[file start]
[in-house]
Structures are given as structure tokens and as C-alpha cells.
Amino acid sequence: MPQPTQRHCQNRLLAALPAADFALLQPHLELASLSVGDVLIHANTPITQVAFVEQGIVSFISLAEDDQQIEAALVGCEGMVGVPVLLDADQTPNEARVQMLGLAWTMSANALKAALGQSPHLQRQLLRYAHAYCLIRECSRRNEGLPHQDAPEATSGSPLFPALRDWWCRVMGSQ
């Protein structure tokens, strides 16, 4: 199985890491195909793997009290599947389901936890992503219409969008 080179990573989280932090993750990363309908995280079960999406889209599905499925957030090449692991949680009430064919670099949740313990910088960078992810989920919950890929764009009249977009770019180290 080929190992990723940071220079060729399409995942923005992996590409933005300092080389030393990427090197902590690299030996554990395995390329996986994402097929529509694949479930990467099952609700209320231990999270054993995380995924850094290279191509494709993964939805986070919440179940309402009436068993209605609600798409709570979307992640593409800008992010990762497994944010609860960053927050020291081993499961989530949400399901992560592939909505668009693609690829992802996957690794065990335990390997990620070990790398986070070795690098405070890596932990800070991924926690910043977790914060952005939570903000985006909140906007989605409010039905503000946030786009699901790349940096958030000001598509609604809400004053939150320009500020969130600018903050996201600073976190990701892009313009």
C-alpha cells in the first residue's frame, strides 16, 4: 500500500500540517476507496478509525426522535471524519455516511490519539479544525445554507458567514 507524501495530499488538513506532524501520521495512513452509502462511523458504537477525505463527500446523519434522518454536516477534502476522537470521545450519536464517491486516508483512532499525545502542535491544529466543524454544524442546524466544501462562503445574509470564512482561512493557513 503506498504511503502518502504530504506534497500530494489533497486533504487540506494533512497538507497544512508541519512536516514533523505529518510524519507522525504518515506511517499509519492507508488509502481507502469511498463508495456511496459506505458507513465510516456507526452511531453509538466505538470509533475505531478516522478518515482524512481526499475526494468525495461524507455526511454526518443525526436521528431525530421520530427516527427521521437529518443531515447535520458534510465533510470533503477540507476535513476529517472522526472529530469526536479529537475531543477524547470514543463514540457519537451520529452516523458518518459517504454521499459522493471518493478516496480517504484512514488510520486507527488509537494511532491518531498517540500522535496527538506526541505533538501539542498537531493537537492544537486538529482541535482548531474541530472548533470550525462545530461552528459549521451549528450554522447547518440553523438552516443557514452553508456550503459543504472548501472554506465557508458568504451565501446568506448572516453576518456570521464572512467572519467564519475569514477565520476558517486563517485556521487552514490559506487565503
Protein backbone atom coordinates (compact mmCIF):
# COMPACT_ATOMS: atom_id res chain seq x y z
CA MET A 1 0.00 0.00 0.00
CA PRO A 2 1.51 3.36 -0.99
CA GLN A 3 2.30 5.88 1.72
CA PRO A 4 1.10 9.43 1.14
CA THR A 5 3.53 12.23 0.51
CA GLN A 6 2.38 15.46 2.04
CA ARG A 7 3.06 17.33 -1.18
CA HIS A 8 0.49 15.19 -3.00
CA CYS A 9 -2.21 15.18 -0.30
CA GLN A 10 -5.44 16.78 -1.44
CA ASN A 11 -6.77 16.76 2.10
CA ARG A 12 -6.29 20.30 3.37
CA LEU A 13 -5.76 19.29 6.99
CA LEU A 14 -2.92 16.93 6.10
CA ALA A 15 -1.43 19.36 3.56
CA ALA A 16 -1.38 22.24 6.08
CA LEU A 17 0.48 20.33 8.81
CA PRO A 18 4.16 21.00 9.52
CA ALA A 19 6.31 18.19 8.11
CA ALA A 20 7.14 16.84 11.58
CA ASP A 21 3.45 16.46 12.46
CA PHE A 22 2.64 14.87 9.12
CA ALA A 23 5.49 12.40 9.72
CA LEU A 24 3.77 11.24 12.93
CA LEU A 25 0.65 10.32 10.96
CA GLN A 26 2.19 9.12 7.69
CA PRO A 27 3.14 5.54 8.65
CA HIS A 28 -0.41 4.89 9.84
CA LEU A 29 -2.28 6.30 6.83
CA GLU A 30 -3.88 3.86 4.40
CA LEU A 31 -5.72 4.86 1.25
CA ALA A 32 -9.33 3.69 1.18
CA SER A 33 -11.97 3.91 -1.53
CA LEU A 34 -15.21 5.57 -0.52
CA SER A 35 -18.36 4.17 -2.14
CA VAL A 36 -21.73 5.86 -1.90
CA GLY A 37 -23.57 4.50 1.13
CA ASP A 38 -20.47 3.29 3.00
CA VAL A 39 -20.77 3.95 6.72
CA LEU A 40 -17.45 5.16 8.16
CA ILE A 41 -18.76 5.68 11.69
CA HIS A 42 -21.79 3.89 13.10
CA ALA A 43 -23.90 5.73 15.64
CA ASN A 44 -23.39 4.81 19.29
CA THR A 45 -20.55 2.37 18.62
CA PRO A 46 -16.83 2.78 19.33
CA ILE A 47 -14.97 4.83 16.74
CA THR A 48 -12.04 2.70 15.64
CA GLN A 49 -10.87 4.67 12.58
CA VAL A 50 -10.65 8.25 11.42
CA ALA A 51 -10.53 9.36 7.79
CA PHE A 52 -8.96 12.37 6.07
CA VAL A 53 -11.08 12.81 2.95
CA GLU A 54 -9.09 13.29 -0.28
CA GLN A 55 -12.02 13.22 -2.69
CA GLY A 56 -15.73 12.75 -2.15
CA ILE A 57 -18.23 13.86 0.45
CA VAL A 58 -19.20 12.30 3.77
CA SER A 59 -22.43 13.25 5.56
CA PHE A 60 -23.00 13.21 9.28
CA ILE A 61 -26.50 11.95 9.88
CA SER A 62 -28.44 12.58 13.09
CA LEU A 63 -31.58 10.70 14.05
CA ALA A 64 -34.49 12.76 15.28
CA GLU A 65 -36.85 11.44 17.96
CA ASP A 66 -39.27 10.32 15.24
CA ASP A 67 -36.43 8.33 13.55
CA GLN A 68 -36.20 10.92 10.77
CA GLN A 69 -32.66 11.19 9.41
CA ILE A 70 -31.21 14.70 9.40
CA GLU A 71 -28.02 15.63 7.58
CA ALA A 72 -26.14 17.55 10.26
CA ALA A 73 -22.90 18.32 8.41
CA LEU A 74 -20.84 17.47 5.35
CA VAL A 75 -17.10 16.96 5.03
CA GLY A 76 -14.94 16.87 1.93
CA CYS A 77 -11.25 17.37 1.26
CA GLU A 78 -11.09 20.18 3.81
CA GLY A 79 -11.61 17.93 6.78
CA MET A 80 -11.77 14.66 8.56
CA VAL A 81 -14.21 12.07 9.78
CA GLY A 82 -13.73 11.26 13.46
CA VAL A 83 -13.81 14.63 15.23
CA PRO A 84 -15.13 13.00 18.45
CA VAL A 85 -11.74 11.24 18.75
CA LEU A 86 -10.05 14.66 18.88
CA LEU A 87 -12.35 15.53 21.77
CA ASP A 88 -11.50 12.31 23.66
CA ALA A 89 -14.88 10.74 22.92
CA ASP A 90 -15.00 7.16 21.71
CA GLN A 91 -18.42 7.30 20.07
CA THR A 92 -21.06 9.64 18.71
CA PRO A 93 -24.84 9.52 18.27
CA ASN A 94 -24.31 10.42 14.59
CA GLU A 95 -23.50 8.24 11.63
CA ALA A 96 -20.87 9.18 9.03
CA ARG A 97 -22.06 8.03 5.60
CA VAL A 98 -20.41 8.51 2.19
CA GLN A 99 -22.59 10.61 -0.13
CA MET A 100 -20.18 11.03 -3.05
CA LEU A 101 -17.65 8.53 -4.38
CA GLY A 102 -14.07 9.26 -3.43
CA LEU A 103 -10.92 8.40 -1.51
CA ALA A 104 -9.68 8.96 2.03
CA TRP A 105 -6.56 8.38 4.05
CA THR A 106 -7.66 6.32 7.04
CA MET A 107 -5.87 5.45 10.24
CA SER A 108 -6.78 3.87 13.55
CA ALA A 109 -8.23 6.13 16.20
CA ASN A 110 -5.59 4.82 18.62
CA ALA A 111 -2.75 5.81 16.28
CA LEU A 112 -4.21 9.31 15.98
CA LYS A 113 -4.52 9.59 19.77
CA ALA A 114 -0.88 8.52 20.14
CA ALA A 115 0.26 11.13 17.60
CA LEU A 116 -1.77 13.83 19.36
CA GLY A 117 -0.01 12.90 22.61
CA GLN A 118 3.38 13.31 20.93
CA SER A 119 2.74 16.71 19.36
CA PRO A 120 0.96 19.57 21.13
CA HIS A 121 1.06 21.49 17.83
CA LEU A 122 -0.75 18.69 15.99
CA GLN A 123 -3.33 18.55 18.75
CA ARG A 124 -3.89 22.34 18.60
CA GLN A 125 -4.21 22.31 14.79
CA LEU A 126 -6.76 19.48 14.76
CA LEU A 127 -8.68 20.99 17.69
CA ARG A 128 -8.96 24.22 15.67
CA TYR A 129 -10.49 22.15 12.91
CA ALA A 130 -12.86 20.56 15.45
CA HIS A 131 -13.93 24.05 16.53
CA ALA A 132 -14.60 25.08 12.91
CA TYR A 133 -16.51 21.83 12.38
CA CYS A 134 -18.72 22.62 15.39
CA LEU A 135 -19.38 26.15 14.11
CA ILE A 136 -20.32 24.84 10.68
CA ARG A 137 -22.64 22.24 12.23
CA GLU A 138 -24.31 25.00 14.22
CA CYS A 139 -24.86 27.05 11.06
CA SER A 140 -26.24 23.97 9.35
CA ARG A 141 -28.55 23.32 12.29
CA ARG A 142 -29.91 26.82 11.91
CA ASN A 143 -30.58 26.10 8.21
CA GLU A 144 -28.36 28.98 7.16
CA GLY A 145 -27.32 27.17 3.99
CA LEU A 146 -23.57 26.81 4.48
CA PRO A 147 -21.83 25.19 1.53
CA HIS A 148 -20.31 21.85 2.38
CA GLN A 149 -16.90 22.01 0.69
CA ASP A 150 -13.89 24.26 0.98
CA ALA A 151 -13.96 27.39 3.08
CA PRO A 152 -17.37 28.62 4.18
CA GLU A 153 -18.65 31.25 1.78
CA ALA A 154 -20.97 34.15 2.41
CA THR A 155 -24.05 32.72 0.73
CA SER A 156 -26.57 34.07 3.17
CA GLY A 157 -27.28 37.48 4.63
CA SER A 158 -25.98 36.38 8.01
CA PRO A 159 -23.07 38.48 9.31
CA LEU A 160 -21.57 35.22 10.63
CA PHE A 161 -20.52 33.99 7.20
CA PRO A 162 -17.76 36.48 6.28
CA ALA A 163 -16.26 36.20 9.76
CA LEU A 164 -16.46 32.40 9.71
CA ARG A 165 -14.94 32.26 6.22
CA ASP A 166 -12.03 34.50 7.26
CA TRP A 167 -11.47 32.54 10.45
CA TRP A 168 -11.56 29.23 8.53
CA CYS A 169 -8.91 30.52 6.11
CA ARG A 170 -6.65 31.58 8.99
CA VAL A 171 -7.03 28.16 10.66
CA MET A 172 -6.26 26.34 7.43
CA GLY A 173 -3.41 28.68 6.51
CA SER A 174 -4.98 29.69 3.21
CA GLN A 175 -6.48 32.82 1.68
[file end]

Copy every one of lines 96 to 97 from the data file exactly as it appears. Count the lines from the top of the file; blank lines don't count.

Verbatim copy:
CA ALA A 89 -14.88 10.74 22.92
CA ASP A 90 -15.00 7.16 21.71